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The drift to disaster



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PRIME MINISTER' S WEEKLY BROADCAST

THE DRIFT TO DISASTER

Sunday 9 November 1975

I want to suggest one very good way of describing the present behaviour of the Senate - of putting that behaviour in pers-pective. It's a comparison that should appeal strongly to Opposition members themselves. The Liberals and the Country Party are fond of condemning Australian workers whenever they go on strike. They love

to get up and fulminate about the evil of strikes. I wonder if it ever occurs to them that the Senate's present behaviour amounts to a strike. The Senate won’t pass the Budget; they won't reject the Budget; they won't suggest

any amendments to the Budget. They won't do anything about the Budget at all. They refuse even to consider it. In other words, the Opposition in the Senate are refusing to do their job. They have gone on strike.

Now whenever workers go on strike - for whatever reason - the Opposition are always the first to condemn them for anti-social behaviour. But look at the anti-social consequences of the Senate's strike. Their

strike is infinitely more disruptive and dangerous than anything contemplated by the unions. The Opposition in the Senate are holding the country to ransom. They aren't just disrupting a particular industry; they are threatening the whole nation with chaos. They are totally indifferent to the damage and hardship they are causing to the Australian people, to business, to industry, to the economy as a whole. The main thing that's different about the Senate's

strike is that the Senators are getting paid for it.

It can't be emphasised too often that although the Opposition Senators are refusing to pass the Budget they are also refusing to reject it. And we know why they won't reject it. They won't reject it because a minority of Opposition Senators have made it plain to

Mr Fraser that they won't go along with rejection. So Mr Fraser has been forced to adopt these phony stalling tactics - this repeated deferral of the Budget. And because of this he has been forced into a monstrous inconsistency -

a complete logical absurdity. The Opposition says it will pass the Budget - but on certain conditions. Remember how they attacked and denounced the Budget when the Treasurer introduced it? Remember Mr Fraser's words when he announced his dangerous and irresponsible course? He said: "The Budget has been an admitted failure." Well the Opposition now tell us that this same Budget will be passed by the Opposition provided I hold an election. Suddenly our Budget is good enough for the Liberals. It's not a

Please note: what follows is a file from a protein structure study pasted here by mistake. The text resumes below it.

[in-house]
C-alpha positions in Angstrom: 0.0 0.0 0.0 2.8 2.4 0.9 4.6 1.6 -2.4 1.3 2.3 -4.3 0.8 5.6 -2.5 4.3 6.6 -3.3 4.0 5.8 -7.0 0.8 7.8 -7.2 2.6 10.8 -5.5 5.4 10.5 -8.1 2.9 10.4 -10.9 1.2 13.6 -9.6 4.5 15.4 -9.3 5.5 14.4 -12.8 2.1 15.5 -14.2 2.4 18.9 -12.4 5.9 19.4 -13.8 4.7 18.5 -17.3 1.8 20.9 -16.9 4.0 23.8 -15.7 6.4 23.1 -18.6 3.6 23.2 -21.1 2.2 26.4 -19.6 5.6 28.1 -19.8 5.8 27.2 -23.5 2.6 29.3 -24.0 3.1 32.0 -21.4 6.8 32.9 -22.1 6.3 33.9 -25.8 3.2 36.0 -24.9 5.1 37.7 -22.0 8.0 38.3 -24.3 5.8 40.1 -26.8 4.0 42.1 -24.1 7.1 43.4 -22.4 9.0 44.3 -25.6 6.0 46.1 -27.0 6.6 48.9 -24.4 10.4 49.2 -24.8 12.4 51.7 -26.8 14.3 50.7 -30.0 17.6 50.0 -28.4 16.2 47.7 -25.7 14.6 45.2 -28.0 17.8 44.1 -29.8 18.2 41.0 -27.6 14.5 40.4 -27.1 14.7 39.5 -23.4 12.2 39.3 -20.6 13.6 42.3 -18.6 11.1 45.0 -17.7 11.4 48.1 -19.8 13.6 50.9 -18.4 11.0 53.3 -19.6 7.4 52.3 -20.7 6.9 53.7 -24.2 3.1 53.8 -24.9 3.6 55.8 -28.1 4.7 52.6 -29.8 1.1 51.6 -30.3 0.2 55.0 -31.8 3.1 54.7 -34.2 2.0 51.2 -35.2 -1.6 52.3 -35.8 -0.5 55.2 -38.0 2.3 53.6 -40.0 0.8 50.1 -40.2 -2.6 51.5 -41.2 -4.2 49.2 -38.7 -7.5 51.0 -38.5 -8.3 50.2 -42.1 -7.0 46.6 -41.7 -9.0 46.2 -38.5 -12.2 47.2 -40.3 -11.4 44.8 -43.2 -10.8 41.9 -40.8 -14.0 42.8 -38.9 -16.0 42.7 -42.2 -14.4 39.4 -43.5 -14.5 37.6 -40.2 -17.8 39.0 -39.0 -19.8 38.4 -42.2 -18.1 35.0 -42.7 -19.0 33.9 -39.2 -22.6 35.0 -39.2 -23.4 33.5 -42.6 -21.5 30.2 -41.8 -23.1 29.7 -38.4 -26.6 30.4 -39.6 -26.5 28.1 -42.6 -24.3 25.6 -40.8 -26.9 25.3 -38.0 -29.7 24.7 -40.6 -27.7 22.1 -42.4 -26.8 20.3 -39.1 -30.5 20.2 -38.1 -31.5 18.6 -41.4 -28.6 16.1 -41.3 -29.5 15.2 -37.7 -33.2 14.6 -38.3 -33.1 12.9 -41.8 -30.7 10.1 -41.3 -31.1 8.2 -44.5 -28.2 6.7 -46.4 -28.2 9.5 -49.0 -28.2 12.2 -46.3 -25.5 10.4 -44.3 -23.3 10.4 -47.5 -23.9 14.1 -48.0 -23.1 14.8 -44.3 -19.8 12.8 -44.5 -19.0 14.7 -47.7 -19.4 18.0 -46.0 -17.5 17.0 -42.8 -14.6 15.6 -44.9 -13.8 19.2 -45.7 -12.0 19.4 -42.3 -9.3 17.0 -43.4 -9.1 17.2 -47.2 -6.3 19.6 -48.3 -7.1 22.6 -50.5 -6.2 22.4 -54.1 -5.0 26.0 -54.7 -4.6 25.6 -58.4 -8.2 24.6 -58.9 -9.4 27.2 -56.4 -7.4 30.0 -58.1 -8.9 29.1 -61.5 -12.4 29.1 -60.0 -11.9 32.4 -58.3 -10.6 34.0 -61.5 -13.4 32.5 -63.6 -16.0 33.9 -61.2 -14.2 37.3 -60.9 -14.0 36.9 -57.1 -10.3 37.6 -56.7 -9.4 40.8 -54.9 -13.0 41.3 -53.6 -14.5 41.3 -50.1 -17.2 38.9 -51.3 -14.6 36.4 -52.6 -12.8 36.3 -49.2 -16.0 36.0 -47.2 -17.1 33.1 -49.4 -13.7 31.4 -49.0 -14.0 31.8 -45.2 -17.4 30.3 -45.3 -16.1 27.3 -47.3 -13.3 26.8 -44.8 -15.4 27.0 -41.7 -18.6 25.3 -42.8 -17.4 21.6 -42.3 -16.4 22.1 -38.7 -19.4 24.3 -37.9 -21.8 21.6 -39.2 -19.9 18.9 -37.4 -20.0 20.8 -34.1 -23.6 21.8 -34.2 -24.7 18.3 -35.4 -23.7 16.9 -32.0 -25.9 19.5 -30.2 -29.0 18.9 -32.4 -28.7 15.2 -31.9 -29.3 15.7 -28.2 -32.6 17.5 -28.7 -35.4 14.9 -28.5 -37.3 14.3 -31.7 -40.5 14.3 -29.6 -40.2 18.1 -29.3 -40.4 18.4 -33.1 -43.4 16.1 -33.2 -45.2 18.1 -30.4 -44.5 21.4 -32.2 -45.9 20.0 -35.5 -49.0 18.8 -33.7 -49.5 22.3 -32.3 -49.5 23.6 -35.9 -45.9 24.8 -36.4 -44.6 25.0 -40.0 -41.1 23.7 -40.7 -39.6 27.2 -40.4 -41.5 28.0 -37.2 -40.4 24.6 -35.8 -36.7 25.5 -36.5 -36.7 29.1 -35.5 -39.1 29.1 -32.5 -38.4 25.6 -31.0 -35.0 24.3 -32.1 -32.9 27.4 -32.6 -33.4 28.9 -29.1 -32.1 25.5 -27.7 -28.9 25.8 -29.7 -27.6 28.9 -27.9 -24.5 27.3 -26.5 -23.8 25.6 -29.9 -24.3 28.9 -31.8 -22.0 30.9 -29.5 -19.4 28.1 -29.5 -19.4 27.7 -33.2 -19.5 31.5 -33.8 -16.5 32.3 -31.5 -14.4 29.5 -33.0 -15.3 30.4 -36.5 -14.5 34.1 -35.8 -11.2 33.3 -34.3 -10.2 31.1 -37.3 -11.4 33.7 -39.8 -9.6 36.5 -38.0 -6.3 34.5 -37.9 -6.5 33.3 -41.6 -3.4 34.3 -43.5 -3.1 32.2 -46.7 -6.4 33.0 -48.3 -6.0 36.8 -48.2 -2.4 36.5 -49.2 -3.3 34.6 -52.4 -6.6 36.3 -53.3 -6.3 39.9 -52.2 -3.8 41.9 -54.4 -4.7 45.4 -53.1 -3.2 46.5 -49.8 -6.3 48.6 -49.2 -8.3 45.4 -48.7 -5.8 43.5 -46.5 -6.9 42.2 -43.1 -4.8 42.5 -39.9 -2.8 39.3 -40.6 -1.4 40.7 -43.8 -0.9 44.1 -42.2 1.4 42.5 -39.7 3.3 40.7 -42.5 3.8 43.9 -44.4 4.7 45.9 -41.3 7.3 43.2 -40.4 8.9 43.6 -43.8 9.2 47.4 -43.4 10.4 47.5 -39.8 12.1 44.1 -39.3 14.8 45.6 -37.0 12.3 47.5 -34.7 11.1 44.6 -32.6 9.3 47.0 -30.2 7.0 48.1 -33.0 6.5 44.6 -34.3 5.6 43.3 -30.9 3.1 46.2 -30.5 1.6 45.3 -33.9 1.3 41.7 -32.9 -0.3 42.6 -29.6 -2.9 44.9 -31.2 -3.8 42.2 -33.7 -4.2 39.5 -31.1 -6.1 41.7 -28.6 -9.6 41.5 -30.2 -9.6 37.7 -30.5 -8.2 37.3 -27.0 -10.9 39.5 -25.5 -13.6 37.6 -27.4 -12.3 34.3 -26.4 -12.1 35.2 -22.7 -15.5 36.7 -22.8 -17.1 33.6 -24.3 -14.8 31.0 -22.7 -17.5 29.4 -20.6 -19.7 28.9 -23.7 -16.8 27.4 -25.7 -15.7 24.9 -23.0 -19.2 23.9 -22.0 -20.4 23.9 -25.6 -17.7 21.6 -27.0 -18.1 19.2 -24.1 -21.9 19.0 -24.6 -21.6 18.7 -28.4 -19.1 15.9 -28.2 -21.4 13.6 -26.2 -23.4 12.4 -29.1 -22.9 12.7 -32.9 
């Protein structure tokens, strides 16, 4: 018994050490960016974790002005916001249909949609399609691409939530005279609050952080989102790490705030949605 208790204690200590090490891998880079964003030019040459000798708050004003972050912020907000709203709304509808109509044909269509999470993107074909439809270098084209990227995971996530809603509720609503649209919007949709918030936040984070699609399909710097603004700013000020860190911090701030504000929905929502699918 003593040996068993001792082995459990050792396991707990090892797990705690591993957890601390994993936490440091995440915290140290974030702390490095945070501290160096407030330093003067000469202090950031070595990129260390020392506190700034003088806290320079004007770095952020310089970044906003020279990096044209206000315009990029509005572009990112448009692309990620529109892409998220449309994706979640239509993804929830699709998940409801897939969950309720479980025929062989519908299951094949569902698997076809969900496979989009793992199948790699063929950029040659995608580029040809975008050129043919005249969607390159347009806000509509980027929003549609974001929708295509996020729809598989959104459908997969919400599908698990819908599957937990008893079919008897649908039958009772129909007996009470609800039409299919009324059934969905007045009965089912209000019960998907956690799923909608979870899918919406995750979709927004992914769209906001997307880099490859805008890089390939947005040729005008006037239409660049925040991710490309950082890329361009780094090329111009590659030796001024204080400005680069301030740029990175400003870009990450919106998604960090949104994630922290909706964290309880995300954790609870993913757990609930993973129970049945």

failure after all1 The Opposition knows very well the great benefits and advantages contained in the Budget - the tax cuts, the tax reforms, the benefits for children, for the aged, for pensioners, for migrants. They don't dare reject

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these benefits for the Australian people. In fact only last week, the Senate passed our tax reform bills, but won't pass the Budget which will permit the expenditure of these taxes.

It's frightening to contemplate the havoc and personal hardship, the business disruption, the uncertainty, the social and economic chaos which the Opposition is causing to the whole community. And make no mistake - these effects are already being felt. They are happening now. They are already reflected in a downturn in consumer

spending as the Christmas holiday approaches. For who can blame the Australian people - especially public servants, who depend on the Government for their wages and salaries - for cutting back their personal spending when the outlook

is so uncertain? Who can blame businesses for cutting staff when Government orders are in jeopardy? Even if the Senate called off its strike tomorrow, irreparable damage to the economy would already be done. In Parliament this week, the Treasurer, Bill Hayden, drew attention to the disastrous effects of the Senate's behaviour on rural local government, especially on local employment projects funded by the RED scheme. Bill Hayden made it clear that unemployment

levels early next year are bound to be higher than anticipated because of the failure to pass the Budget. Inevitably there will be effects on other economic indicators. The whole difficult and delicate process of economic recovery is being wantonly jeopardised by the Opposition. It is